In the wake of a grueling Las Vegas Grand Prix, Red Bull Racing’s Christian Horner calls for a revised, less brutal schedule to benefit the teams and staff. The inaugural event’s timing led to exhaustion among the F1 community, with calls for change echoing from several team principals.
Between the lines:
– The Las Vegas GP’s schedule was so intense it left teams “slightly f***ed,” according to Christian Horner.
– A catastrophic opening day and late-night sessions highlighted the need for a timetable tweak.
– Next year’s calendar positions Las Vegas at the start of a demanding triple-header.
– Team principals across the paddock agree on the necessity for schedule adjustments.
– The balance between global audience needs and team welfare is a complex challenge.
The Las Vegas Grand Prix marked F1’s high-stakes return to the glitz and glamour of Sin City after a forty-year hiatus. However, the spectacle was marred by a punishing schedule that pushed teams to their limits. Christian Horner’s vivid description of the aftermath speaks volumes about the physical toll on the F1 paddock.
The event’s timing was particularly punishing due to a combination of late-night sessions and a significant time zone change. This led to team members staggering back to their hotels with the morning sun already high, a routine that was repeated throughout the weekend. The relentless pace didn’t let up until the teams packed up for Abu Dhabi in the early hours of Sunday.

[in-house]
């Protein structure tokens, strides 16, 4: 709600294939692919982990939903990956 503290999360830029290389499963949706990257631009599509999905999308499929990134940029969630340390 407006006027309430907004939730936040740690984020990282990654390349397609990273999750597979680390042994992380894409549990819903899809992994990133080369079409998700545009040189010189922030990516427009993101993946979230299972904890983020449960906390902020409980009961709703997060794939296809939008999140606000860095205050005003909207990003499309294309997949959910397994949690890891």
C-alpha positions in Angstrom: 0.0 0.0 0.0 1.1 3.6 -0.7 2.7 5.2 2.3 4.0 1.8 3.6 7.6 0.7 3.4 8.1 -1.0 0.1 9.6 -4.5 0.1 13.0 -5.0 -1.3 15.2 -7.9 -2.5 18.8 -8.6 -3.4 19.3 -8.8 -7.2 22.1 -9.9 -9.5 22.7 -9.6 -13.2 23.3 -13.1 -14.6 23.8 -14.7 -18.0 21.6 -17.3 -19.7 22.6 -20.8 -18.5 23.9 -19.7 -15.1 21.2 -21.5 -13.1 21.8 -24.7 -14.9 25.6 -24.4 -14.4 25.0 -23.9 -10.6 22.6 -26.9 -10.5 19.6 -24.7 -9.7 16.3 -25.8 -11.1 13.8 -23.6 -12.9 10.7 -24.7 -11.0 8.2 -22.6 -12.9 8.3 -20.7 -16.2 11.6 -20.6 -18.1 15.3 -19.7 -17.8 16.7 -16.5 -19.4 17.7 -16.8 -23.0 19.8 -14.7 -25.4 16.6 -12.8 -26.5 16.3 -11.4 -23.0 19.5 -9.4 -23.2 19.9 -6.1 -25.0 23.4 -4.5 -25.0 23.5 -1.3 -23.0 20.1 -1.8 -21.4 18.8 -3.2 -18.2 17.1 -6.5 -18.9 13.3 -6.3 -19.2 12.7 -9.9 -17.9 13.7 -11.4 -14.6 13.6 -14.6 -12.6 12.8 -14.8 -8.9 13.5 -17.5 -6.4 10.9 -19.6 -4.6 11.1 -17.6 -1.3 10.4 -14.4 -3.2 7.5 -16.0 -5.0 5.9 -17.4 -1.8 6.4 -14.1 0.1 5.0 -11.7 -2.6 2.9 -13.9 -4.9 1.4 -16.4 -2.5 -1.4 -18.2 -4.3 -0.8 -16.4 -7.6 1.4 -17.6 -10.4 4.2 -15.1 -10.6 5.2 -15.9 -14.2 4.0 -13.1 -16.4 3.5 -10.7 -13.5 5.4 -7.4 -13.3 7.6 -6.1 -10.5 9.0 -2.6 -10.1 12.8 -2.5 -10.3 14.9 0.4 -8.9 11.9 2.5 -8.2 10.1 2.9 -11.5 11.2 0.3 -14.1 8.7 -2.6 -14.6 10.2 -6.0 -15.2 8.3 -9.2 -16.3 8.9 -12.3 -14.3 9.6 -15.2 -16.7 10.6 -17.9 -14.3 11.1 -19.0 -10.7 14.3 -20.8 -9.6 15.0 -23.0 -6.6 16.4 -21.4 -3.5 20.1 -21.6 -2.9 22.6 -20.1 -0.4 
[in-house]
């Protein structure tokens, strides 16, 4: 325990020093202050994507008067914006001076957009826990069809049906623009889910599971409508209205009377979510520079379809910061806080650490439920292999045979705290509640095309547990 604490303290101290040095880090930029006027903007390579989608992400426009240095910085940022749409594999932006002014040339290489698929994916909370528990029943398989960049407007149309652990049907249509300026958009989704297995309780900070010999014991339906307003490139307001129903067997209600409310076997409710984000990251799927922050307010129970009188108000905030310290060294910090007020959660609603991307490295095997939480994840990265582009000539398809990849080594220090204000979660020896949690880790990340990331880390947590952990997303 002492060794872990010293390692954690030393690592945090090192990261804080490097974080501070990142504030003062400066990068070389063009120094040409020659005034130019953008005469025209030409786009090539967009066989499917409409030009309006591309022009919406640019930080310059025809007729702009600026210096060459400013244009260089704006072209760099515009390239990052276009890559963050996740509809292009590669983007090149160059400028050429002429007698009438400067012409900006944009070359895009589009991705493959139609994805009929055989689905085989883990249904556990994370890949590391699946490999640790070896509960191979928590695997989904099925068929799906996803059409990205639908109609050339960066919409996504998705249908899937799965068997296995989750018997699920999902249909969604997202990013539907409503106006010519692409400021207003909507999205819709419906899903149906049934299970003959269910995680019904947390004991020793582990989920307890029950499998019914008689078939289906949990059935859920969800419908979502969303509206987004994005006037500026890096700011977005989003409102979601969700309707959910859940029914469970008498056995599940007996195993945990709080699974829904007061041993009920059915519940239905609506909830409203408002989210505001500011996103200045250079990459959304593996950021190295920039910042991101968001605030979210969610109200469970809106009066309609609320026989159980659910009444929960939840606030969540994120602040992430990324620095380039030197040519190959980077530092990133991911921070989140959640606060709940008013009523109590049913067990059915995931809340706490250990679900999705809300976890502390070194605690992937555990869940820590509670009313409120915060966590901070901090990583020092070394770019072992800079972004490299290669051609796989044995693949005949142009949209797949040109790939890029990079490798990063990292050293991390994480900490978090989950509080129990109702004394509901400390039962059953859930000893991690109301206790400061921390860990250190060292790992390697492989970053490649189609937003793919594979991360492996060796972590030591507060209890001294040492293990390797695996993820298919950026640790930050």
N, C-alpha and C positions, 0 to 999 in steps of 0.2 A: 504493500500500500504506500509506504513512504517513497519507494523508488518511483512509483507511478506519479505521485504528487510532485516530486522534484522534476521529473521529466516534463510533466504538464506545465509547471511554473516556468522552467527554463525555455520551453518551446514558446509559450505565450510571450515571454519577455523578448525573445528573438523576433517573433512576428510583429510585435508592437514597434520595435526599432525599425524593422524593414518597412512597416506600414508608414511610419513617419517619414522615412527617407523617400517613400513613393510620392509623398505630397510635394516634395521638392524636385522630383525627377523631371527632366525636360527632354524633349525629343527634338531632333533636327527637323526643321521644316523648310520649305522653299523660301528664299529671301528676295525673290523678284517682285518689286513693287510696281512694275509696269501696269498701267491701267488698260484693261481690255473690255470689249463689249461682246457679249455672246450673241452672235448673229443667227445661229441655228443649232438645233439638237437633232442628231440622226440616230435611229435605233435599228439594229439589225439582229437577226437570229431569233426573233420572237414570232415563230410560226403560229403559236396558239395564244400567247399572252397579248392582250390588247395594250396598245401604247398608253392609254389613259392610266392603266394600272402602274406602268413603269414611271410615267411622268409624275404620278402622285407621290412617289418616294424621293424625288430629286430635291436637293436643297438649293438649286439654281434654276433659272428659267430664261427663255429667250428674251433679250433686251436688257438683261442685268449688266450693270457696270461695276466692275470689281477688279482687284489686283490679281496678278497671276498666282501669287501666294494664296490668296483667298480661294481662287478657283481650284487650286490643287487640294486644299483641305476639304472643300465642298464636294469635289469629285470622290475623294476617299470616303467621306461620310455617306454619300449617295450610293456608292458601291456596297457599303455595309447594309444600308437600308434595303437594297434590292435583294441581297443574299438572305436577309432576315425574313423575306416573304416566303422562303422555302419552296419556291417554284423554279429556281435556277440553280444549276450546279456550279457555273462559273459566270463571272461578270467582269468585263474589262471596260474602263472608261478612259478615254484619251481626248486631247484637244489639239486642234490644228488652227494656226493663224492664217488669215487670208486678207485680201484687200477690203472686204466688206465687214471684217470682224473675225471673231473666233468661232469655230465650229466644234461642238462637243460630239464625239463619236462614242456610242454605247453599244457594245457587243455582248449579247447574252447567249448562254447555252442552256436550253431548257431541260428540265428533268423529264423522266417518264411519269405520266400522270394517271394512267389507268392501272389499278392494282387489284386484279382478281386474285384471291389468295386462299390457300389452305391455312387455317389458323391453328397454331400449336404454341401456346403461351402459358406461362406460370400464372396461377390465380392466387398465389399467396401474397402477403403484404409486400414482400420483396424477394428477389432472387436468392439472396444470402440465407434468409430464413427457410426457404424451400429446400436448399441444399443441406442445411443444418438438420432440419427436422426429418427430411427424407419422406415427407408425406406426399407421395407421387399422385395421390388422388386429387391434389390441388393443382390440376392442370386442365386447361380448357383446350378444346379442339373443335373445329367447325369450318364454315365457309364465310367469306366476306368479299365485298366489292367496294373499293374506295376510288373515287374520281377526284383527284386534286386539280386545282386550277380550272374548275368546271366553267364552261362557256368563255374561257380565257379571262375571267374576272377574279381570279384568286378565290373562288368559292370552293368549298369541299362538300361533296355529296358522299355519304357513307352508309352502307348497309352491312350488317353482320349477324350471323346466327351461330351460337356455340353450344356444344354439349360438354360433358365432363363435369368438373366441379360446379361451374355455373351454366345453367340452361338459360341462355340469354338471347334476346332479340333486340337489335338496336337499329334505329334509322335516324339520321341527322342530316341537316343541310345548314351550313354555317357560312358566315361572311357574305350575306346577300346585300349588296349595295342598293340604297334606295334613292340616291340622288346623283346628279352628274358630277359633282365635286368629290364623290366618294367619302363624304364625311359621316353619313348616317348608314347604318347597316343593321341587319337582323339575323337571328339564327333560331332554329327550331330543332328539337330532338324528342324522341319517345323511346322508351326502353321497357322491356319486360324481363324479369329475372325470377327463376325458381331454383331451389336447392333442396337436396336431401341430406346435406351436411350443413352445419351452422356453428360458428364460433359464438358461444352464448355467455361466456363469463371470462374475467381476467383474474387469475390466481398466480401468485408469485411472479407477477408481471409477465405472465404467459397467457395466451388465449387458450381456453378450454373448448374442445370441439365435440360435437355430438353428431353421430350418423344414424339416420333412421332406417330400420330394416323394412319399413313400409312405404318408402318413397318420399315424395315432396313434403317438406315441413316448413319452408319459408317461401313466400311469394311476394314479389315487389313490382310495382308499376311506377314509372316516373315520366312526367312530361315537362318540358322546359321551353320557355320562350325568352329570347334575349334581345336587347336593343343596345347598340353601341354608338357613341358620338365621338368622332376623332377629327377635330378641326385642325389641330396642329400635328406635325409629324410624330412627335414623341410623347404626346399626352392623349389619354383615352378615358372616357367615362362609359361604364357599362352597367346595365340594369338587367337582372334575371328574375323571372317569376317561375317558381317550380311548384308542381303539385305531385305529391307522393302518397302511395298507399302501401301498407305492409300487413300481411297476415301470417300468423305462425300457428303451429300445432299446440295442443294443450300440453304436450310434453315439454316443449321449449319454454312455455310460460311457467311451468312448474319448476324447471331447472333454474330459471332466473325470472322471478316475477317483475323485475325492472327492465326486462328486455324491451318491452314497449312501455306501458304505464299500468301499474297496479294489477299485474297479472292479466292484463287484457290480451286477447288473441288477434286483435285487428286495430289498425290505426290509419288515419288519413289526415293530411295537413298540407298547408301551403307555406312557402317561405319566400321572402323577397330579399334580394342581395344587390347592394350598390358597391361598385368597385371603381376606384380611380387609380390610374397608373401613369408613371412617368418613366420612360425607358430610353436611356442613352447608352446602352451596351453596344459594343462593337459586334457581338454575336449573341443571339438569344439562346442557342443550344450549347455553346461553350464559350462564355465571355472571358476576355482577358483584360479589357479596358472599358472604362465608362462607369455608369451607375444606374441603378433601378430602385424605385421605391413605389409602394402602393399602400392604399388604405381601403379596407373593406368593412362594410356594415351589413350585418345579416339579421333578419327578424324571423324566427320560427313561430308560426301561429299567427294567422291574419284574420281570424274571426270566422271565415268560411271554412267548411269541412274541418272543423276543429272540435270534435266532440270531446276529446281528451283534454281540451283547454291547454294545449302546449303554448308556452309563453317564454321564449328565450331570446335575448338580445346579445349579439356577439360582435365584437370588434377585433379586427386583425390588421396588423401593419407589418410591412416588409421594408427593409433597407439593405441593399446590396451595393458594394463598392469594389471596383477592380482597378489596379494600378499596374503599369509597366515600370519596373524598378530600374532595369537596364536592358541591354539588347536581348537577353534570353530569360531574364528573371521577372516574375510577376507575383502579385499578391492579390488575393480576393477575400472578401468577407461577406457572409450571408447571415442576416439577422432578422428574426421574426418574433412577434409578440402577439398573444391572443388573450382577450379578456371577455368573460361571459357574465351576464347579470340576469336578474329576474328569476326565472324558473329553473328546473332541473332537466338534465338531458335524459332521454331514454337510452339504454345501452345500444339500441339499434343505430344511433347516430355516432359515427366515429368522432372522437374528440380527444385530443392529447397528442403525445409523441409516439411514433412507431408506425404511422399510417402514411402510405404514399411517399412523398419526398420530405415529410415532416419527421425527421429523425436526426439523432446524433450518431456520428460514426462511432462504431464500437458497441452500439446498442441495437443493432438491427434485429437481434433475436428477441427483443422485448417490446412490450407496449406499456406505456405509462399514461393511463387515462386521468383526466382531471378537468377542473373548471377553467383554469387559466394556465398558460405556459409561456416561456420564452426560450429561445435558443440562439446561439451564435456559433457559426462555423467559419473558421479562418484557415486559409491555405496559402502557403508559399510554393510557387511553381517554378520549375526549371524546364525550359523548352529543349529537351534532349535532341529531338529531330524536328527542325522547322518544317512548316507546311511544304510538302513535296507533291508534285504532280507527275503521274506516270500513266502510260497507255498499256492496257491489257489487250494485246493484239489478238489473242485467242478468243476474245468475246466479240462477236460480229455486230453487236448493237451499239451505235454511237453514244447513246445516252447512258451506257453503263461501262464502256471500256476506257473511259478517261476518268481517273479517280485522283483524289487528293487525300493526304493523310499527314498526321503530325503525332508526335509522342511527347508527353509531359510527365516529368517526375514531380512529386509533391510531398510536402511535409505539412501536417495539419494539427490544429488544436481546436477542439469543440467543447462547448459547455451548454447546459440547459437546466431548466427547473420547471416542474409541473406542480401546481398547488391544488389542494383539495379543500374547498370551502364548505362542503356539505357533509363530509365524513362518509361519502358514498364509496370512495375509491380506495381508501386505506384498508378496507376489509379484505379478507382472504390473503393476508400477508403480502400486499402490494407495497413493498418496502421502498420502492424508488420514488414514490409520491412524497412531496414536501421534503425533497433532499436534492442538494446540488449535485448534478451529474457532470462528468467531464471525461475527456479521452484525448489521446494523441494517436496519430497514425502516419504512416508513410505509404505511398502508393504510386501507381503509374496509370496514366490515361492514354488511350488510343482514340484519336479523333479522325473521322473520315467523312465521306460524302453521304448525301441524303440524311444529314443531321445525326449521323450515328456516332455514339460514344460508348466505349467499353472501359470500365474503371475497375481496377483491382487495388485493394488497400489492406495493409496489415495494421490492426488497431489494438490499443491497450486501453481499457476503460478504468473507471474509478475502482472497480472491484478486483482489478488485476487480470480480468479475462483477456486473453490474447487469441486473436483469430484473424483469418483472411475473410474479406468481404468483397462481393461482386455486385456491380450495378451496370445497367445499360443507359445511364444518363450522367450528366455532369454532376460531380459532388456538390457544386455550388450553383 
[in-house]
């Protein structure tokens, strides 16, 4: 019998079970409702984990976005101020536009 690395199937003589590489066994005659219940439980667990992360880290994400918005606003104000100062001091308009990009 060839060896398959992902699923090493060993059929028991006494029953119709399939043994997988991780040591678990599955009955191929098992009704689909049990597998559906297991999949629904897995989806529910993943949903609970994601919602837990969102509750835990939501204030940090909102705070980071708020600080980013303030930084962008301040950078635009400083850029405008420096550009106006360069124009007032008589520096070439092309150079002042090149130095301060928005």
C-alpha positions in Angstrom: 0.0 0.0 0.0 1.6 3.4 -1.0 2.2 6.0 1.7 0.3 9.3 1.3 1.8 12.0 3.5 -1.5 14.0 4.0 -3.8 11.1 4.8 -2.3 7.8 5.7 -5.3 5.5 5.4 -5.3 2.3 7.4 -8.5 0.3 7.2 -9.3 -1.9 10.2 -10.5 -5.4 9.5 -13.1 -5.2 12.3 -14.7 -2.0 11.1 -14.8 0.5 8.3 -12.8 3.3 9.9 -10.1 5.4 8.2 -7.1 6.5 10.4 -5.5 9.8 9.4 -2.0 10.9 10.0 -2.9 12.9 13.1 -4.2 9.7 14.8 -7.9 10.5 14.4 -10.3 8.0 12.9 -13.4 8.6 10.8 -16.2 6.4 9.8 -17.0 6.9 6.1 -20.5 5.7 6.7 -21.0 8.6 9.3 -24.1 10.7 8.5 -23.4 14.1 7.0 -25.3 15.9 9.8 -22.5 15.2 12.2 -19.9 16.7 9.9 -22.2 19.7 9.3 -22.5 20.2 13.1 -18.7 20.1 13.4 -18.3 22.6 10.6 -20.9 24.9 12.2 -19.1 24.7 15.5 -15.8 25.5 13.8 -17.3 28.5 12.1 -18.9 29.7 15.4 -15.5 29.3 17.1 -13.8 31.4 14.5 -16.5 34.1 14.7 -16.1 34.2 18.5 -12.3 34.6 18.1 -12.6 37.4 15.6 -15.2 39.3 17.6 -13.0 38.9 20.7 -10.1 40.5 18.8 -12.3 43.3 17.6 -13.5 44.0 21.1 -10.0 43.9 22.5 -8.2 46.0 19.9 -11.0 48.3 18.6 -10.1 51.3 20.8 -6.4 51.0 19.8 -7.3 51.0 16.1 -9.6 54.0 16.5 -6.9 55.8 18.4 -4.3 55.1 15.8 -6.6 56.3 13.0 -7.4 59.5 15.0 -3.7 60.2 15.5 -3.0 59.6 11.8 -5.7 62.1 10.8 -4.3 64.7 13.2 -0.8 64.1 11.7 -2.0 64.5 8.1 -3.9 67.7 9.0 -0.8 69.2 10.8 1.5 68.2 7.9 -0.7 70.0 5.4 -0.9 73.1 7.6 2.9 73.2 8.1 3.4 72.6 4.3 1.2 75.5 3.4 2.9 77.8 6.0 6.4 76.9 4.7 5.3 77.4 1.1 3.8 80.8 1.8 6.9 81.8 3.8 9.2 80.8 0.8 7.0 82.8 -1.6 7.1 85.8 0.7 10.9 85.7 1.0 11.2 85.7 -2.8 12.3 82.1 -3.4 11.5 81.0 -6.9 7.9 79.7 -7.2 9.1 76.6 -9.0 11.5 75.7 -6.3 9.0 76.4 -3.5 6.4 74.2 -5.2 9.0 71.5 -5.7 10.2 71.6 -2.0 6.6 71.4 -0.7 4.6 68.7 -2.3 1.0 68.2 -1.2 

Looking ahead, the F1 calendar isn’t showing any mercy, with Las Vegas set to kick off a triple-header next year. The prospect of enduring such a relentless schedule again has prompted calls for change from several team principals, including Ferrari’s Fred Vasseur and Aston Martin’s Mike Krack. They stress the importance of finding a balance that considers the global audience and the well-being of the teams.
AlphaTauri CEO Peter Bayer, with his background at the FIA, supports the push for a revised schedule. His experience with the logistical challenges of street races adds weight to the argument for change. While some team members adapted to the Vegas rhythm, others struggled, highlighting the varying impacts of such a demanding schedule.
In conclusion, the Las Vegas GP was a spectacle that came with a high cost to those who make the race possible. The calls for a more humane schedule are loud and clear, and it’s a bet that F1 will have to consider seriously to ensure the future success of the event and the well-being of its workforce. Keep your engines revved for updates as F1 navigates this scheduling speed bump.